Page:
Fasting and praying are important ingredients of Yom Kippur and are signs of repentance for our transgressions against God. But, as is well known, Yom Kippur does not provide atonement for sins committed against human beings. Rabbinic tradition has it that a person can expect to be judged by God with the same standard of judgment that a person applies to others. If a person is mean-spirited and unfair in treatment of fellow human beings, these same qualities will be applied by the Heavenly court.
Angel for Shabbat
(This is the first sermon I delivered from the pulpit of Congregation Shearith Israel, Simhat Torah 1969. Many years have passed since that first sermon, and yet the ideas within it continue to ring true.)
...though we may never enter the Promised Land, we will be able to stand on a summit and see our dreams realized in the future through our children. We may never walk into the land, but we will have led an entire generation to the point where they can enter.
“And the Lord God fashioned Adam from the dust of the earth” (Bereishith 2:7).
Rashi quotes two opinions, drawn from Midrashic teachings, as to the nature of this dust that was used to create Adam i.e. humanity.One opinion suggests that God gathered dust from the four corners of the earth in order to fashion Adam. The other opinion has it that God took the dust from one spot, the site of the future holy Temple in Jerusalem.
We have the power to direct our inner thoughts in the direction of happiness. We have the capacity to overcome feelings of distress, by channeling our emotions in constructive ways.
“…for you will keep the commandments of the Lord your God and walk in His ways.” (Devarim 28:9)
The Torah presents us with a remarkable challenge: to walk in God’s ways. But how does one do this? How are we to become Godly people?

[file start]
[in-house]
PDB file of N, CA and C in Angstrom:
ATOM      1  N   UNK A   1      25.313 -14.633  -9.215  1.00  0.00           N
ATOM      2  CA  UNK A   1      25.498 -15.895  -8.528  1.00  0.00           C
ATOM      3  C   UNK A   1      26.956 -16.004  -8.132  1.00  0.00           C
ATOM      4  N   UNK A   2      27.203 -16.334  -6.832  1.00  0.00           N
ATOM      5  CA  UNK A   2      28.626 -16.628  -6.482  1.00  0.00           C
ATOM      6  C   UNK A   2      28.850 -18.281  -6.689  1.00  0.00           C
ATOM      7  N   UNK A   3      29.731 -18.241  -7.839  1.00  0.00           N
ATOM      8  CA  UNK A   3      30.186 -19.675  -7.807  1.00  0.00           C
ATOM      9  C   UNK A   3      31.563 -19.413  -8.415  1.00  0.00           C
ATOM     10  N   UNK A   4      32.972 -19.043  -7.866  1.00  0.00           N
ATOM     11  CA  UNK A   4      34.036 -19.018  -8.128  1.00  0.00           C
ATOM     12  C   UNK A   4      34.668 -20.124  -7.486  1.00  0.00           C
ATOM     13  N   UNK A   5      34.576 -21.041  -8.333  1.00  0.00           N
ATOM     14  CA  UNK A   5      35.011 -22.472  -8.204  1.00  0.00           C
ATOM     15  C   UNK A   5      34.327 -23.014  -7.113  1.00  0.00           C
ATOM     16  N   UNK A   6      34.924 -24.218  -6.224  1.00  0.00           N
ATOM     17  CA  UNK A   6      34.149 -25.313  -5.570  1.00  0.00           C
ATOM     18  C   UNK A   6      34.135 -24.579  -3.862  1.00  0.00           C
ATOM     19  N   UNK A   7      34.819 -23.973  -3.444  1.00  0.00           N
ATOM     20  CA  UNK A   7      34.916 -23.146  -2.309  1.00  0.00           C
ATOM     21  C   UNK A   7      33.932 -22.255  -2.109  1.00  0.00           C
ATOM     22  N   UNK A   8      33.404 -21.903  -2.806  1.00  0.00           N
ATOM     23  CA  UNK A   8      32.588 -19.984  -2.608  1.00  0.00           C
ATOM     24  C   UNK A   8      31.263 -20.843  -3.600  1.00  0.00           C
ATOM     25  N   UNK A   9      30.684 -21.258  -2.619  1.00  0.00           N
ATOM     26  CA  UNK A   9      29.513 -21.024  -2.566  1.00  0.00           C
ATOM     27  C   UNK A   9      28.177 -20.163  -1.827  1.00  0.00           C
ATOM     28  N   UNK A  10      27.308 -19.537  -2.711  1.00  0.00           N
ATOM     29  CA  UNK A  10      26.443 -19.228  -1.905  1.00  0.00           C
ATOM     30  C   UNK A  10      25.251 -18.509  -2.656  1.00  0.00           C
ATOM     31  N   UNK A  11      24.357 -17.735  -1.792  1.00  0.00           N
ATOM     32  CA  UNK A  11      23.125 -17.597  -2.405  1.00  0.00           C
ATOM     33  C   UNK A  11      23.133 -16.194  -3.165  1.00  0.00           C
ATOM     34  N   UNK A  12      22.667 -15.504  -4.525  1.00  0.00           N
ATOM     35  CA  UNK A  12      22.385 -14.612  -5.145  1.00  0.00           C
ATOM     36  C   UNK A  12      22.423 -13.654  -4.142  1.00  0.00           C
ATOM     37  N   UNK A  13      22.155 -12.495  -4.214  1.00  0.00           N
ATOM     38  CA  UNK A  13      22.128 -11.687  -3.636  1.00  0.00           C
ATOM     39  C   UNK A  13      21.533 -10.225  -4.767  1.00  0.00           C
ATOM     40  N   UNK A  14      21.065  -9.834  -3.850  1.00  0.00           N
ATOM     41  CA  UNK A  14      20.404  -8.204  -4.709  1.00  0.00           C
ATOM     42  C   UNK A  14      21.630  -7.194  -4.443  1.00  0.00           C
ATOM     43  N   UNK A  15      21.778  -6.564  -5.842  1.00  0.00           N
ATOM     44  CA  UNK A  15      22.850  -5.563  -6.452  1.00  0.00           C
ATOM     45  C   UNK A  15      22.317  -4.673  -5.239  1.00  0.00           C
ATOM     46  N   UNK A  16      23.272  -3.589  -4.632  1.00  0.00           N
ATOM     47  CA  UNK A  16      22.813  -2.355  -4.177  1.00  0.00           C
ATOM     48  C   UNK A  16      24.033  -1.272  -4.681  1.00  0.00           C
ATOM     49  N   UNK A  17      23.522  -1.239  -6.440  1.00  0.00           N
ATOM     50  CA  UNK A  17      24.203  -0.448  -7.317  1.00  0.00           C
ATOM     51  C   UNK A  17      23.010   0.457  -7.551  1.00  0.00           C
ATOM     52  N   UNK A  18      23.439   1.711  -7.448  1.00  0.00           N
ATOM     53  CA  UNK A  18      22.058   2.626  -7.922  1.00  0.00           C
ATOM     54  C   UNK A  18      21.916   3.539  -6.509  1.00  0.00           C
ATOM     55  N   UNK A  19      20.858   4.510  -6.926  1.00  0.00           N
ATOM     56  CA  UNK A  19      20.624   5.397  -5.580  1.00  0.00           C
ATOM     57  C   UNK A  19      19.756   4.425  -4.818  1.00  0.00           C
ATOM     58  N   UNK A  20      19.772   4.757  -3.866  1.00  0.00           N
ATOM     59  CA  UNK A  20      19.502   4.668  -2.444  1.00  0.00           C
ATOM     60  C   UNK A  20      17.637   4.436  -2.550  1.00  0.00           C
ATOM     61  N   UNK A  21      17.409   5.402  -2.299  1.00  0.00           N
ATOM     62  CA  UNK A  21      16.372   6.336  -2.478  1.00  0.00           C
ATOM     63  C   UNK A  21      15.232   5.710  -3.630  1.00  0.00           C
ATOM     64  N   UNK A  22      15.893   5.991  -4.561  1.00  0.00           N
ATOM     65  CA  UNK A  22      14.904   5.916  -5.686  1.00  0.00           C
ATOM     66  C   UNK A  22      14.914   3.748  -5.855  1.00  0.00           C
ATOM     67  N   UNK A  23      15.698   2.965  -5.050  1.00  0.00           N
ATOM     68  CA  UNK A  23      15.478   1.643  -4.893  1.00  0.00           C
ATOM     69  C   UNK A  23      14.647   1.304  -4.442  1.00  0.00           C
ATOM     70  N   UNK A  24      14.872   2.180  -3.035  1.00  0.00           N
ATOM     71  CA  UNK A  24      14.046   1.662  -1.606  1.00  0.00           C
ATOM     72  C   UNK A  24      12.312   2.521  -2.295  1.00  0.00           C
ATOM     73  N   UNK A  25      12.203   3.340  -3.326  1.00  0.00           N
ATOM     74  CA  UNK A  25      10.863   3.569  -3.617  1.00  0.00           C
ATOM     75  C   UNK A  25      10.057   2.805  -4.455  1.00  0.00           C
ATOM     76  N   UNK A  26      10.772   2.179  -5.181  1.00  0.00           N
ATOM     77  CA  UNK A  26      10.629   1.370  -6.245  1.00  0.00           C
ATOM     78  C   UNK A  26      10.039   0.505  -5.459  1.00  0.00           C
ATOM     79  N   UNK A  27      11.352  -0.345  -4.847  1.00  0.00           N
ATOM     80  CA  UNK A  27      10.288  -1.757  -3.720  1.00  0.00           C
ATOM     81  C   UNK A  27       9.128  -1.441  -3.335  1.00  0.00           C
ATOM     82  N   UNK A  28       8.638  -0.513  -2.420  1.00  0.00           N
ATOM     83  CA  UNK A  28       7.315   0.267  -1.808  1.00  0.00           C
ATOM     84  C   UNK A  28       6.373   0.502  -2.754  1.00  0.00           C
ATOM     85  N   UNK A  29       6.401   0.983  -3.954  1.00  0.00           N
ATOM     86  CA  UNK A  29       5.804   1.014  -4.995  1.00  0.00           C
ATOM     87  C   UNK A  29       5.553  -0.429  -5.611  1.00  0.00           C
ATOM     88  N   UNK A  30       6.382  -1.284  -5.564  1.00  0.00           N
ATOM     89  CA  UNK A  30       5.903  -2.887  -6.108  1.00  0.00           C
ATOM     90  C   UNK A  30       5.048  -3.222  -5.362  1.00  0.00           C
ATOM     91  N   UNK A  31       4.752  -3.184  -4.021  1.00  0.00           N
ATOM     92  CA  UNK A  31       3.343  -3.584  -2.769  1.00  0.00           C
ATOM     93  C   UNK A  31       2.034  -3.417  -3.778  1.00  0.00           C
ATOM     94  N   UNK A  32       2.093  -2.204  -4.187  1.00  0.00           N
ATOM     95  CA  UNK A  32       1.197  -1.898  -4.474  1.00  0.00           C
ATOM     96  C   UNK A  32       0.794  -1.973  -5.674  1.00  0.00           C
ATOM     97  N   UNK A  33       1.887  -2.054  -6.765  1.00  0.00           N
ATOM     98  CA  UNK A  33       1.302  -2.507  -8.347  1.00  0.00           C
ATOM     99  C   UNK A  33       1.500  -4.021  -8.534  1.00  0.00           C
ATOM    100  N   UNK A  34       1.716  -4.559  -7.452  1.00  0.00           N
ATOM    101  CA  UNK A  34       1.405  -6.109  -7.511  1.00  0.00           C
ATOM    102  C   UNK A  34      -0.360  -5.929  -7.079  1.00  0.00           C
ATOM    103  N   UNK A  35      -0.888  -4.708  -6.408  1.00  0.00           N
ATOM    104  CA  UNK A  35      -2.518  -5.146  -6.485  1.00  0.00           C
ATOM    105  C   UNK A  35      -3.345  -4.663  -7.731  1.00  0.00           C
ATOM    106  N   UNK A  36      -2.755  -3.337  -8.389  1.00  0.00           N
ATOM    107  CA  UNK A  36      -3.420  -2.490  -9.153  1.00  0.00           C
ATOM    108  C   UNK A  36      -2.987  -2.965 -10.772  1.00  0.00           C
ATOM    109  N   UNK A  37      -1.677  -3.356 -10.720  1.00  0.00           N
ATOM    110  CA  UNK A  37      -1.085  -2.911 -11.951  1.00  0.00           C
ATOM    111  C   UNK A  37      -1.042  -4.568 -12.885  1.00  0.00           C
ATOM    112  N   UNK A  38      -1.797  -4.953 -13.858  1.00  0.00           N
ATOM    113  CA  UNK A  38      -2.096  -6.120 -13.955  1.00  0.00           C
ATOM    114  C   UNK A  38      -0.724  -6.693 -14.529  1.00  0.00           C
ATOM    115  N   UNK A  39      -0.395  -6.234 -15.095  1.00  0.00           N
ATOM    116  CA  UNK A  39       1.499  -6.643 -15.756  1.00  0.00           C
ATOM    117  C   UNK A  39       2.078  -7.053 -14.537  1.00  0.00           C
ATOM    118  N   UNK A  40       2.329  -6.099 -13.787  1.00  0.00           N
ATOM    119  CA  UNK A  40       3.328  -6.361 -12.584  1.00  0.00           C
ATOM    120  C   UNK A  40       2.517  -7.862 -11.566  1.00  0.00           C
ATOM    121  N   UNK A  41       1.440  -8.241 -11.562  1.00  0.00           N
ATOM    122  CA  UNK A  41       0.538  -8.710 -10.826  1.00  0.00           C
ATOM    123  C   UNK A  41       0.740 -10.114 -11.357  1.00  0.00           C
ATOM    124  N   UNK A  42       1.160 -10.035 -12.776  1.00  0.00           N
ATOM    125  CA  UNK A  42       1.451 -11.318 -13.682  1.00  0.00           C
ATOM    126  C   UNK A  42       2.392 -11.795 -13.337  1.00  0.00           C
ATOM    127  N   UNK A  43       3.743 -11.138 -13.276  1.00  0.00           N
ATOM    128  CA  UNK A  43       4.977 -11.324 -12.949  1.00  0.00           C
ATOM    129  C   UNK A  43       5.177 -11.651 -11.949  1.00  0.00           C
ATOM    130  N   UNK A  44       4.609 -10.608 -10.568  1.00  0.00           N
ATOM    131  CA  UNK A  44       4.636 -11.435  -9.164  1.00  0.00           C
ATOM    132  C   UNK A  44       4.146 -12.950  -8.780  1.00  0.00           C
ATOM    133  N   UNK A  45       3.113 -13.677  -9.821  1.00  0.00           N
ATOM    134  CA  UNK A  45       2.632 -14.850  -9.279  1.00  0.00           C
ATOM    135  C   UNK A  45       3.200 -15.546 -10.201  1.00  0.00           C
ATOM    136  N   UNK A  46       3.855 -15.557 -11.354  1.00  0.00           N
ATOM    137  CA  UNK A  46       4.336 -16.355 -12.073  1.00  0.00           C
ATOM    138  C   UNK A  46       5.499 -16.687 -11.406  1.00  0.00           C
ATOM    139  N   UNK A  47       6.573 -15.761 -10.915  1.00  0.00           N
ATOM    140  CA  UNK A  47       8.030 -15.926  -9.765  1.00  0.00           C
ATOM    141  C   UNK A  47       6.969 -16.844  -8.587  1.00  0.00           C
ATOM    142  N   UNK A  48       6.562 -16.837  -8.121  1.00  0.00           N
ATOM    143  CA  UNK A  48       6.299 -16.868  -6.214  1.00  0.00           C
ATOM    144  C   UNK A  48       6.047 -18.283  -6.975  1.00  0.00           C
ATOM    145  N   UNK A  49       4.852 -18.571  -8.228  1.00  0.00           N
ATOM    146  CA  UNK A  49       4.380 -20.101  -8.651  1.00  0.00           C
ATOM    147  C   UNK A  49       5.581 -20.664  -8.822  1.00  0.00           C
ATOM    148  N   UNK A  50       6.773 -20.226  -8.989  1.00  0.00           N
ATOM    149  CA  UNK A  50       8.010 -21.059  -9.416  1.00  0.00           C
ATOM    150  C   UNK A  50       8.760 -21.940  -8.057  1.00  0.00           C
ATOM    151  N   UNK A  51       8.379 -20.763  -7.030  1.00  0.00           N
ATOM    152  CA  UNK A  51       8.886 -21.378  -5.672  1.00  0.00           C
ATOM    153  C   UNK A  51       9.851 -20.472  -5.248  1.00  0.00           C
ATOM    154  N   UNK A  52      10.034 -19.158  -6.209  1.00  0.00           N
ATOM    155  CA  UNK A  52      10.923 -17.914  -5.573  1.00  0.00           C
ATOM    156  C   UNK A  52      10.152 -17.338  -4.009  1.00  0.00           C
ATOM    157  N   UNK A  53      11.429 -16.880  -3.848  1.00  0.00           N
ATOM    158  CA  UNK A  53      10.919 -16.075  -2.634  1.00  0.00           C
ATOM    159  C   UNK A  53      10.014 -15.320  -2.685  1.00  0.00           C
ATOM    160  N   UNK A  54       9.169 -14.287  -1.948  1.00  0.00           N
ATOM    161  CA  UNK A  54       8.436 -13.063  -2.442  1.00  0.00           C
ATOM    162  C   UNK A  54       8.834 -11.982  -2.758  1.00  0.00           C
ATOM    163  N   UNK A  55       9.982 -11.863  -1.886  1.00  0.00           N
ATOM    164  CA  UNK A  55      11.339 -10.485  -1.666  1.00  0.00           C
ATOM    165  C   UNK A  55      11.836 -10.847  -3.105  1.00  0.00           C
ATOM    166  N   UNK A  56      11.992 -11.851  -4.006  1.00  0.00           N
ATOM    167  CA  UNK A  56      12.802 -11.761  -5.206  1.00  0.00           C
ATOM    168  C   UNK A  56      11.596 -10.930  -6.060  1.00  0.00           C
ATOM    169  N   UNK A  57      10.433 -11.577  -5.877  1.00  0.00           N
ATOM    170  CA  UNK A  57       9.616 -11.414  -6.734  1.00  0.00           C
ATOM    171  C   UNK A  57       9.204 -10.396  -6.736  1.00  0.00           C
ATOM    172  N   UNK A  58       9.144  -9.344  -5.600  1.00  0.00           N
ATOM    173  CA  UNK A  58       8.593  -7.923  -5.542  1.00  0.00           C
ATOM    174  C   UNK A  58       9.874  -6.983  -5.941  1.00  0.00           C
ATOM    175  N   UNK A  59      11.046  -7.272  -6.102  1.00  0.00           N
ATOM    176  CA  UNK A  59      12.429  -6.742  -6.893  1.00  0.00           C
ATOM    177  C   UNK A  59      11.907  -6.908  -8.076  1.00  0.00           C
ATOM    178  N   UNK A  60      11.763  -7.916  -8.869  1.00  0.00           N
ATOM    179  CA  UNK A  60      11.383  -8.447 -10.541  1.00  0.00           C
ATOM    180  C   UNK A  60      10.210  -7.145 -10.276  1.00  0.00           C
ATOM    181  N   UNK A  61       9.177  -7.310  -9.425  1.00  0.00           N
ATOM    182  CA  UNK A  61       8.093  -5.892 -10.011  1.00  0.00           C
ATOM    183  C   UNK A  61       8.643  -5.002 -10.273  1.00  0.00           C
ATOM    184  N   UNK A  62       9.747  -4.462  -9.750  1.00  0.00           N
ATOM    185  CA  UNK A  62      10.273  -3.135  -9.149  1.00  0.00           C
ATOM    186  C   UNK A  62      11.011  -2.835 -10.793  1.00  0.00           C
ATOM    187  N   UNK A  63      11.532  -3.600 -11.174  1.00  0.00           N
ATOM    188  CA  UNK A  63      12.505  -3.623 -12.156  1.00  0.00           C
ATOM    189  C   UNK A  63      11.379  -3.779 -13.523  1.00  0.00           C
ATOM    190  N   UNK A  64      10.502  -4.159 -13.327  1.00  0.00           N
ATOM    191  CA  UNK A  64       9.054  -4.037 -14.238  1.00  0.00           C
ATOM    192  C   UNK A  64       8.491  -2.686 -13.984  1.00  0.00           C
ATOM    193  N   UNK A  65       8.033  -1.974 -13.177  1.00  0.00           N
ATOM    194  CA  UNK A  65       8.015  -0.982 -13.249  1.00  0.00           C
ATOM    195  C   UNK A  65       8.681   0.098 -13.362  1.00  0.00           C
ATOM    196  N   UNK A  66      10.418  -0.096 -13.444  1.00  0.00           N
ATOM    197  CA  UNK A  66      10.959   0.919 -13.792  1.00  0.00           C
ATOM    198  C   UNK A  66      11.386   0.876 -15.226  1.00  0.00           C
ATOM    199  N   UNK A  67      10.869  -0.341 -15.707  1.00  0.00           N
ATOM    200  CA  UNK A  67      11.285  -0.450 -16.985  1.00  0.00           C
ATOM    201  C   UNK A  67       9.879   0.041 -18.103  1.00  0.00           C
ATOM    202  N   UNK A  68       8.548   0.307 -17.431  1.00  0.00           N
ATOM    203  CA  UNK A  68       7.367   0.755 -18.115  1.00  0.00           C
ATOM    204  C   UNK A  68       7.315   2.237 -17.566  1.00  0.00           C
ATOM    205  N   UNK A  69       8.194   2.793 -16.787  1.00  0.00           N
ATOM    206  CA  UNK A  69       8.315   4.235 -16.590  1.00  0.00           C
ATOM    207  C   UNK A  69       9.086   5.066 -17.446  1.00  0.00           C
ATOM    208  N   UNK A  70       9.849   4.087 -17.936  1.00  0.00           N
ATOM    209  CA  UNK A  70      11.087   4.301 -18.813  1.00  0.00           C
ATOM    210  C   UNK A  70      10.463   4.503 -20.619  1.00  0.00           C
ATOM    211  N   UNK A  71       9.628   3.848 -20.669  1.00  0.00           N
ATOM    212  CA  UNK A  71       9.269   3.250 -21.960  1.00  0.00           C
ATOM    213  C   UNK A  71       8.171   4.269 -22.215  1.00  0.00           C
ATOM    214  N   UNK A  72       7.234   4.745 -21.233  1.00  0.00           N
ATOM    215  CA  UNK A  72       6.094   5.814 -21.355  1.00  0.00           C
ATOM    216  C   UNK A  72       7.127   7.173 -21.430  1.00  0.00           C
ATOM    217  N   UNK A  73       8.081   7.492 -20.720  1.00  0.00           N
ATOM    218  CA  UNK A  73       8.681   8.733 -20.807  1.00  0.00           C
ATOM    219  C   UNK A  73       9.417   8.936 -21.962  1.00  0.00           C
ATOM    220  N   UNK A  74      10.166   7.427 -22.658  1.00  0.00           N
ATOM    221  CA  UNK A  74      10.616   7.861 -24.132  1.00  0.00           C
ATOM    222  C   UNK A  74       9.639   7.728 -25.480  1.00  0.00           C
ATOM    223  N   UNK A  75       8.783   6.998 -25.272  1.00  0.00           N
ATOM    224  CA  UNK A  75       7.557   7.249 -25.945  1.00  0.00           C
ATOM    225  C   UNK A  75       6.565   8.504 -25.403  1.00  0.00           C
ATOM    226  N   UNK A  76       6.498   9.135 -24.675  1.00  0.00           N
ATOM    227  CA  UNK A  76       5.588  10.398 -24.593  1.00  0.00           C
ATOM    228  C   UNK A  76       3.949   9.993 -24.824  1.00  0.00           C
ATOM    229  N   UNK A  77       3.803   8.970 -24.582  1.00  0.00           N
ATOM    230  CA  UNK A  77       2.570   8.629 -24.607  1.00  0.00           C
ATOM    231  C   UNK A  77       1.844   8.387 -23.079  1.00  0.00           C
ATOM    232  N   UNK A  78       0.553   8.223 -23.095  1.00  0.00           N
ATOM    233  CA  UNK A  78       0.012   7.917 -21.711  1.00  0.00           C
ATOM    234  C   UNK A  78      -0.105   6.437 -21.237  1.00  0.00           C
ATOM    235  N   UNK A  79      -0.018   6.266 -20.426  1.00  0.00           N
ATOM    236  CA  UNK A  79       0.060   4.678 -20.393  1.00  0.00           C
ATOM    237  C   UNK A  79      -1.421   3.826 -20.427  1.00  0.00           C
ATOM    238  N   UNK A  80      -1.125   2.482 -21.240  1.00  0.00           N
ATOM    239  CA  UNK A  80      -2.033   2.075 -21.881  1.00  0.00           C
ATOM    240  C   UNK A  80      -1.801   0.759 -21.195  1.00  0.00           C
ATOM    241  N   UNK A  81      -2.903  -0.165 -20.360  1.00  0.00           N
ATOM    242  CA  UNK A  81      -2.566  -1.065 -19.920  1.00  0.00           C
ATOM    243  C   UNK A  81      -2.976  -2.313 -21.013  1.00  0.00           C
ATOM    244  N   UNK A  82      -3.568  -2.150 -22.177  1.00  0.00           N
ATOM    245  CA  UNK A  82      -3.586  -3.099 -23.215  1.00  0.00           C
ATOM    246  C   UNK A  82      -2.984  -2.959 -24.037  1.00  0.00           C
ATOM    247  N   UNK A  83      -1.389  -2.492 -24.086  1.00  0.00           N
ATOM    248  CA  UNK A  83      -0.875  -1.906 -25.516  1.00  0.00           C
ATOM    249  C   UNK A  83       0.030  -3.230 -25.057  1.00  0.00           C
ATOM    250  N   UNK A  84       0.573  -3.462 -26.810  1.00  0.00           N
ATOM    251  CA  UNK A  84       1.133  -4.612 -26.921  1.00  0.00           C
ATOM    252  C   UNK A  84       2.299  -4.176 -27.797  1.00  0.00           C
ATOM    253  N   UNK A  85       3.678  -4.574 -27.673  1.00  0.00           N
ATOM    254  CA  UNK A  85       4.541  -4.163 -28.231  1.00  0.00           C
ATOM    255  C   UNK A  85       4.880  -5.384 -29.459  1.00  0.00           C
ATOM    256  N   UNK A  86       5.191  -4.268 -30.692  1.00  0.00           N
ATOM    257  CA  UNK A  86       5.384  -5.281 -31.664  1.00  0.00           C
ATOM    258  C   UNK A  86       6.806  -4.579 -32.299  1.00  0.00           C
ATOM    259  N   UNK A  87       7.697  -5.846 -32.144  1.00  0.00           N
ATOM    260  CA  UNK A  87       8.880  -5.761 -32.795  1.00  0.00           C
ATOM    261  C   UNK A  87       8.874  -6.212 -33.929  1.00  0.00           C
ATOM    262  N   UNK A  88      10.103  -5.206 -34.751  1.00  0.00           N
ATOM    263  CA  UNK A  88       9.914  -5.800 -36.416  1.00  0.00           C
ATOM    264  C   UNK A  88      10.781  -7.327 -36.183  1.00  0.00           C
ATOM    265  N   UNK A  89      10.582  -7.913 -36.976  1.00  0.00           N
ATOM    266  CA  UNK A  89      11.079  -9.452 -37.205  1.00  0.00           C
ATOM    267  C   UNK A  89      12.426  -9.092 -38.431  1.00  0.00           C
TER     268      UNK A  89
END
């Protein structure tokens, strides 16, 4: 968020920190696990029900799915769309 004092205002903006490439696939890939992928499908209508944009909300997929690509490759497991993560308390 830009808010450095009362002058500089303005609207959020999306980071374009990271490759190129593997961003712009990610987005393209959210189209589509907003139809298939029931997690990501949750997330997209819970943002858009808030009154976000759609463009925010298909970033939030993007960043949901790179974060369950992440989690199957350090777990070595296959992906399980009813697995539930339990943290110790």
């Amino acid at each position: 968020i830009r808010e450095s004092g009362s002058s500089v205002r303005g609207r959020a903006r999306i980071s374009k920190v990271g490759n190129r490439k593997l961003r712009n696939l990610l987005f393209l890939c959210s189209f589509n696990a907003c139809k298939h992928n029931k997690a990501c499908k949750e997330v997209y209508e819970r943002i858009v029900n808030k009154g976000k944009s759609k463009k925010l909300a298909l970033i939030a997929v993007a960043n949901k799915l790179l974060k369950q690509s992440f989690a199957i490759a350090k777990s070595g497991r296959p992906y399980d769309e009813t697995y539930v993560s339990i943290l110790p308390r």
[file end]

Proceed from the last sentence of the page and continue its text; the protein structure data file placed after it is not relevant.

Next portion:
In his essay, “The Messianic Idea in Judaism,” Professor Gershom Scholem points to three tendencies within the spiritual life of the Jewish people.
The “conservative” element stresses the need to maintain things as they’ve always been. It is manifested in a deep commitment to Jewish law and custom; it focuses on detail and ritual. This tendency wants to ensure stability and continuity. It worries that any change in the system can lead to the unraveling of the entire structure.
When I was a boy, I and so many others of my generation were avid fans of Mickey Mantle of the New York Yankees. We admired him because he was so amazingly natural and graceful. All really great players are spontaneous and natural. Lesser players seem to try too hard. This is true not only of baseball but also in all areas of human endeavor...including religion.
The root of deepest human sadness is embodied in the word "separation." We feel this sadness especially at moments of transition: when we say goodbye to a child who is leaving for college or moving out of town; when we say goodbye to a loved one whom we won't be seeing for a long time. Parents cry at the weddings of their children. Their tears, to be sure, are tears of happiness; yet, they are also tears of pathos, of separation.
Professor Gershom Scholem wrote: “The Jewish mystic lives and acts in perpetual rebellion against a world with which he strives with all his zeal to be at peace” (Major Trends in Jewish Mysticism, p. 34). I think this statement is true not only of mystics, but of all truly religious individuals.
I recently met with a friend who is a very successful entrepreneur who deals with top people at leading high-tech companies such as Microsoft, Google and Amazon. He told me that when these companies look to hire new employees, they especially value applicants with entrepreneurial experience—even if these applicants had run their own businesses and failed